The biggest goal for me is to be a good father to our two wonderful daughters and a good husband to my wife. To me nothing can beat the time that you spend with your family.
Tell us a bit more about when did you start taking photos and especially why did you choose to focus on golf?
I was 24 when I applied for a renowned Photography school and was luckily accepted among 400 applicants as one of twenty. Funny thing, was that when I applied I had to do a test just to see how much I knew about photography. And I had 0,5 points out of 40. A total failure and up until today I don’t know if they did something wrong in that application process but I was happy to get in there.
But I did not realise until I was 28 I also could focus on golf photography. Kind of funny since I’ve been so close to golf for almost all my life but didn’t do the obvious connection with photography.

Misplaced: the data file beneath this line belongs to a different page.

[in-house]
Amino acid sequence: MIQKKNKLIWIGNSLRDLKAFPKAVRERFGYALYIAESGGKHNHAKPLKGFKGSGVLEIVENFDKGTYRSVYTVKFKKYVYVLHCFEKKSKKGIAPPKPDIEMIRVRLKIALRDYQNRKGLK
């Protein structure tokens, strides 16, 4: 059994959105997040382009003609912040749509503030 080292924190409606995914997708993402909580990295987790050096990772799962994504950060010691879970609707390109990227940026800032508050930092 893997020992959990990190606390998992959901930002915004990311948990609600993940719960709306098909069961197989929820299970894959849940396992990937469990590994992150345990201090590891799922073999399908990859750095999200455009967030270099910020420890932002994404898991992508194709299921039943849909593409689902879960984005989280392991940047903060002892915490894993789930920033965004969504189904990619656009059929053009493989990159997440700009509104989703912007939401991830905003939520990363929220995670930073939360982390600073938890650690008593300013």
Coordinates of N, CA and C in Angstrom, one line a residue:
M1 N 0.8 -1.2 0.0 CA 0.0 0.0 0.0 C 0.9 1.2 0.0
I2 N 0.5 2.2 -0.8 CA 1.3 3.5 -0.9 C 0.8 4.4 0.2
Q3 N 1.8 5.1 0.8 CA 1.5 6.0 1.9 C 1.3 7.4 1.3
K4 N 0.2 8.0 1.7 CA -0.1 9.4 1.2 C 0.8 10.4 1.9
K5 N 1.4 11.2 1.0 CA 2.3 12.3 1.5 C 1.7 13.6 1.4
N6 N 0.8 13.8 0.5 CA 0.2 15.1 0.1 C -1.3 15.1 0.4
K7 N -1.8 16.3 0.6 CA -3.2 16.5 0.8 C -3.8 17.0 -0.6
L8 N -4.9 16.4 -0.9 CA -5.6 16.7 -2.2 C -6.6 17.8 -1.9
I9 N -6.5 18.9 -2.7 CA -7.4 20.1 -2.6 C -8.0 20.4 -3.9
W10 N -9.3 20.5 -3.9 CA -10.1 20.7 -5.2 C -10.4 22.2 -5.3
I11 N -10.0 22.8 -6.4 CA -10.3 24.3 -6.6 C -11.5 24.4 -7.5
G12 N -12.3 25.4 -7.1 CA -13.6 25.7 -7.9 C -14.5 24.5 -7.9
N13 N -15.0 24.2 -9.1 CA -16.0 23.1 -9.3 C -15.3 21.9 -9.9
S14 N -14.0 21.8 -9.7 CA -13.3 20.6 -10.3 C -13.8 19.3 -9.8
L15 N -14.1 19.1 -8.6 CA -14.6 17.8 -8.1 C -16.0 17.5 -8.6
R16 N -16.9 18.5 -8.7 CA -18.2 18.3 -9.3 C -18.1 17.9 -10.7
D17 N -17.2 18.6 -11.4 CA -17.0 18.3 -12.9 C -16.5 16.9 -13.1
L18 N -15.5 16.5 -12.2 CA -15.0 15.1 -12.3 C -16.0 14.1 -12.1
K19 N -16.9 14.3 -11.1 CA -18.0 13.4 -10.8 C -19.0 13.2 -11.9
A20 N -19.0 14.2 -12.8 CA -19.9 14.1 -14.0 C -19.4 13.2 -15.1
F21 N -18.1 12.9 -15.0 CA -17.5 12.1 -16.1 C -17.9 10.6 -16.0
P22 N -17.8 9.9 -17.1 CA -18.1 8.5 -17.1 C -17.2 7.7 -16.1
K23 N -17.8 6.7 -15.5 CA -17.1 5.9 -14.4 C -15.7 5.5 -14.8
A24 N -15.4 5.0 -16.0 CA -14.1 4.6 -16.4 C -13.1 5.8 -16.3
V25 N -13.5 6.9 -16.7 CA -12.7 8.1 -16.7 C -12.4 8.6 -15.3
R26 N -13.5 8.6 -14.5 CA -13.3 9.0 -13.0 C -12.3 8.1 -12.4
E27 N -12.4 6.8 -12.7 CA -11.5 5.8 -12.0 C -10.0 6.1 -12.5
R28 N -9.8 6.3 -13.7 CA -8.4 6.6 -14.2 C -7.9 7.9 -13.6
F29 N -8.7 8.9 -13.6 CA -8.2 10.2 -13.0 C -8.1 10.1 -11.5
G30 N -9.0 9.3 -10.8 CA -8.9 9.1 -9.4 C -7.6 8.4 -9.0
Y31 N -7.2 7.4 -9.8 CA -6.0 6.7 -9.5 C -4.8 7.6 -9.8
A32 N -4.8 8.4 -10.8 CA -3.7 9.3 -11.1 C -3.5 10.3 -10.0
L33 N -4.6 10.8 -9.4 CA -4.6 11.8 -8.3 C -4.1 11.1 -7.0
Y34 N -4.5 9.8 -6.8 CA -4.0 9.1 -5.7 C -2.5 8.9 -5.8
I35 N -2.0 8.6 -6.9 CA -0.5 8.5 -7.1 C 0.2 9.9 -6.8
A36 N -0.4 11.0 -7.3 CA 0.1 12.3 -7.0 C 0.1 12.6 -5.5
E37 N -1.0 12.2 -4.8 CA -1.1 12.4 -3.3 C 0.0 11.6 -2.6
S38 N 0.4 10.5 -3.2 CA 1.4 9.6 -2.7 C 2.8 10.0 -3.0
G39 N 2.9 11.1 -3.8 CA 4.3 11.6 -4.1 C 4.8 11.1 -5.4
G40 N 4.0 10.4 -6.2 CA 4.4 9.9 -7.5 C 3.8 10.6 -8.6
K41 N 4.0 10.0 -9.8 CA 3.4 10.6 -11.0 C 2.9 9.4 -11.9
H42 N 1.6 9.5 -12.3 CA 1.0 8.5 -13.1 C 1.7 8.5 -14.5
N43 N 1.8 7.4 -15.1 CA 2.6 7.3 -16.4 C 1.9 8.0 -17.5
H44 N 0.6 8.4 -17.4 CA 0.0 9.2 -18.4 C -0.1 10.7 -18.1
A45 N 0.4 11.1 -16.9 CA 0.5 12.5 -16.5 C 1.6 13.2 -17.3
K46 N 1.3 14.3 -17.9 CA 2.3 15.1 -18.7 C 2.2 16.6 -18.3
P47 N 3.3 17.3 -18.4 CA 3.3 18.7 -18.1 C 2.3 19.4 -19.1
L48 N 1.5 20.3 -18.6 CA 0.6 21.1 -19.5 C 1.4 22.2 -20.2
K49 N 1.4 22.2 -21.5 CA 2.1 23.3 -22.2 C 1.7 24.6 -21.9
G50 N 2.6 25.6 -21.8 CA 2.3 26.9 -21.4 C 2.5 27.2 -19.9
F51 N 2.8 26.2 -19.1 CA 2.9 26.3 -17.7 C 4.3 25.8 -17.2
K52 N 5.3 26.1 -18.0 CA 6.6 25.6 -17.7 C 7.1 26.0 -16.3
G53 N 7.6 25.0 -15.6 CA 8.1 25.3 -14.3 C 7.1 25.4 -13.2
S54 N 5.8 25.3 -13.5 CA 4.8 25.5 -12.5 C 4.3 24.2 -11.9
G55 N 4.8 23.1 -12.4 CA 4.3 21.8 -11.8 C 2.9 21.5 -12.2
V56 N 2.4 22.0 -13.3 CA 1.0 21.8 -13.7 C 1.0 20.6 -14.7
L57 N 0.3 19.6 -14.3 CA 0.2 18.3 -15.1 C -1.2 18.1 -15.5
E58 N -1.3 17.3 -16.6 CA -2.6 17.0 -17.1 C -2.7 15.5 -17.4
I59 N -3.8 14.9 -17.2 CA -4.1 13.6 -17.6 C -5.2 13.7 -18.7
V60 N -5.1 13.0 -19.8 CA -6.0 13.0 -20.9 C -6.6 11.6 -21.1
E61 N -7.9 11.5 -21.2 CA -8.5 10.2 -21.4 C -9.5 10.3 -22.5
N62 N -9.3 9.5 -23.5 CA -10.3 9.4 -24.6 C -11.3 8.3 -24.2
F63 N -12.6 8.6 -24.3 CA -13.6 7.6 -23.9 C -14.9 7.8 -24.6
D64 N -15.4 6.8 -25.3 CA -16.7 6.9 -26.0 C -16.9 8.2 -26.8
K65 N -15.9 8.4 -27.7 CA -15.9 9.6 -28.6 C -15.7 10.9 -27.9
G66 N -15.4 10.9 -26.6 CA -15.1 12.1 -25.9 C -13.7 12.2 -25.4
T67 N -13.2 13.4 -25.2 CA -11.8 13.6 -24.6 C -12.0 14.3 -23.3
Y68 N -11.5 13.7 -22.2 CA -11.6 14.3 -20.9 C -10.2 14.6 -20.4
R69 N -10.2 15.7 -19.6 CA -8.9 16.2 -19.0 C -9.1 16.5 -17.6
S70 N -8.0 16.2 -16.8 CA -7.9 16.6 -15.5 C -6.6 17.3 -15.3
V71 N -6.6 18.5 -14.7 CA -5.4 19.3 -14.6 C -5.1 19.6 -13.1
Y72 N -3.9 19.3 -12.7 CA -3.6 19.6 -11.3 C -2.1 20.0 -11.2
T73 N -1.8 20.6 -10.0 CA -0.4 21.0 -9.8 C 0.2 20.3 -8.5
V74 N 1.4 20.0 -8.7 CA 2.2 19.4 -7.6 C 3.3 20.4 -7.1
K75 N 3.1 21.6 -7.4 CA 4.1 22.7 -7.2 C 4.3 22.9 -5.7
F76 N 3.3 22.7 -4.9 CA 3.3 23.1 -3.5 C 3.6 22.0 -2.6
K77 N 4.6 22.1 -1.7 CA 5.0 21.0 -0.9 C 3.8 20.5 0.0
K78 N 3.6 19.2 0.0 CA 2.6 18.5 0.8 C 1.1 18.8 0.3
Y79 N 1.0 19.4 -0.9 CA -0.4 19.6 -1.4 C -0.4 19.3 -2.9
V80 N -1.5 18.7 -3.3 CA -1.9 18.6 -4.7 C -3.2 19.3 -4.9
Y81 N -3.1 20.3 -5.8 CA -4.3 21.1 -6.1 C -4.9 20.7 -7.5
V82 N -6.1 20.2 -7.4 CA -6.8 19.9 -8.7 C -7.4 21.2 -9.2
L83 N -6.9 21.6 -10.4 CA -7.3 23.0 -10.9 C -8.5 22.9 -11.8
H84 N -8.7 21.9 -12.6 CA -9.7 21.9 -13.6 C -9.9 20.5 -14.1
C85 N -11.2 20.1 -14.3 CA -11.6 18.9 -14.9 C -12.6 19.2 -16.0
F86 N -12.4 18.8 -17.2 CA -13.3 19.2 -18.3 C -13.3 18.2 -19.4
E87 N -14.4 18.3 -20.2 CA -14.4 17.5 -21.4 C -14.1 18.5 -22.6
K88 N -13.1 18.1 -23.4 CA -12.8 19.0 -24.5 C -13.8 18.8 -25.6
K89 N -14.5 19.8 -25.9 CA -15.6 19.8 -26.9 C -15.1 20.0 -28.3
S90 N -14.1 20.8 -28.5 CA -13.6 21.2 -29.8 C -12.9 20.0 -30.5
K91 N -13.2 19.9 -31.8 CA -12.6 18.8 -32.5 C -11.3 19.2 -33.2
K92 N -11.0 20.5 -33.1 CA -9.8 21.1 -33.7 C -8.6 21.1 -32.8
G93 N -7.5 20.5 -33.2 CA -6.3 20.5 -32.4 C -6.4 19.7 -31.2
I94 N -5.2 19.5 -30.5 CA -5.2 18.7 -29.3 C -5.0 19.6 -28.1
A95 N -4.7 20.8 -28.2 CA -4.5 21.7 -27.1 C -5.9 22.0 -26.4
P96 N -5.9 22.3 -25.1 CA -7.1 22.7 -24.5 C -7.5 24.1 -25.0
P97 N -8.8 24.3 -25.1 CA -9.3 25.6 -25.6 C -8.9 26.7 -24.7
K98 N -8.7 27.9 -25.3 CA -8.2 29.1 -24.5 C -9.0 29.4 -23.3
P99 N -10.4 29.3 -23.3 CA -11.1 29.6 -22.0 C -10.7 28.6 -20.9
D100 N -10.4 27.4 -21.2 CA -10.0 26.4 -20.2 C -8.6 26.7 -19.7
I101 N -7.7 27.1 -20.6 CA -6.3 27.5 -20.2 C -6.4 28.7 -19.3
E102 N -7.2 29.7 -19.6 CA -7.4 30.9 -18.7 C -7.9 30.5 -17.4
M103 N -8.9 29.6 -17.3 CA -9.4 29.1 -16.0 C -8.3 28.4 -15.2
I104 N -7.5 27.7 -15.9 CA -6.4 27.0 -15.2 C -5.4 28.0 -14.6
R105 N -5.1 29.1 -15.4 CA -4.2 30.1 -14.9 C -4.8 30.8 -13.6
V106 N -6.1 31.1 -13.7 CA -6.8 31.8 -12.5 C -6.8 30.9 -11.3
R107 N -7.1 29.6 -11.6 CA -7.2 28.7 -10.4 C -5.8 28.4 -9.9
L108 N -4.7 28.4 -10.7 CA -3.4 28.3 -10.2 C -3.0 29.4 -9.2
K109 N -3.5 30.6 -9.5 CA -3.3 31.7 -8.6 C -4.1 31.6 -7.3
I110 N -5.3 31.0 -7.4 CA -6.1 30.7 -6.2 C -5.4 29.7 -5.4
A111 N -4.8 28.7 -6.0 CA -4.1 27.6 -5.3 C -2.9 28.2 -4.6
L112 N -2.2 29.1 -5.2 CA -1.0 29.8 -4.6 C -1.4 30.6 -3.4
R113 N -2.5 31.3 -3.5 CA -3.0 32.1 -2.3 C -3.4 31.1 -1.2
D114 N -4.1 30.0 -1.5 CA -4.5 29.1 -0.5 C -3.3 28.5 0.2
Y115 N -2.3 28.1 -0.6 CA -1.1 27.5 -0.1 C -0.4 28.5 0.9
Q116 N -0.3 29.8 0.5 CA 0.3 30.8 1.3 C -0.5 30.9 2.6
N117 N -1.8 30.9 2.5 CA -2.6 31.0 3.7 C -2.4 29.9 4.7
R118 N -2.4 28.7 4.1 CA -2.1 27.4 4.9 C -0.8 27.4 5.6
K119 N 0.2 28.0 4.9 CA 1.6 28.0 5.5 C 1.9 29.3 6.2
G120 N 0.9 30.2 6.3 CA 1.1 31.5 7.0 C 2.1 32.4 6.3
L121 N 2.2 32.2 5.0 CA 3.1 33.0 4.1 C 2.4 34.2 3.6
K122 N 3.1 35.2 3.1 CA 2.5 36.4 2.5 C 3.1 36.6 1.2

You travel 80-100 days a year, we must know your travel essentials?
Plenty of cameras! Haha… no, but actually I fill up my bags with a lot of technical stuff since this is a part of my work and I am kind of a crazy gadget-guy. On my recent trips I brought a Nintendo Switch-game playing the fantastic Zelda-game. Yes, I am still 36 years old and playing video games. I am a big sucker for nostalgic things and this was a good way for me to unwind a bit since I work very hard when I am out on assignments and this actually helped me to calm down a bit. Anyone who played Zelda back in the Nintendo-days will hopefully understand this. 🙂
The obvious question, what do you have in your camera bag?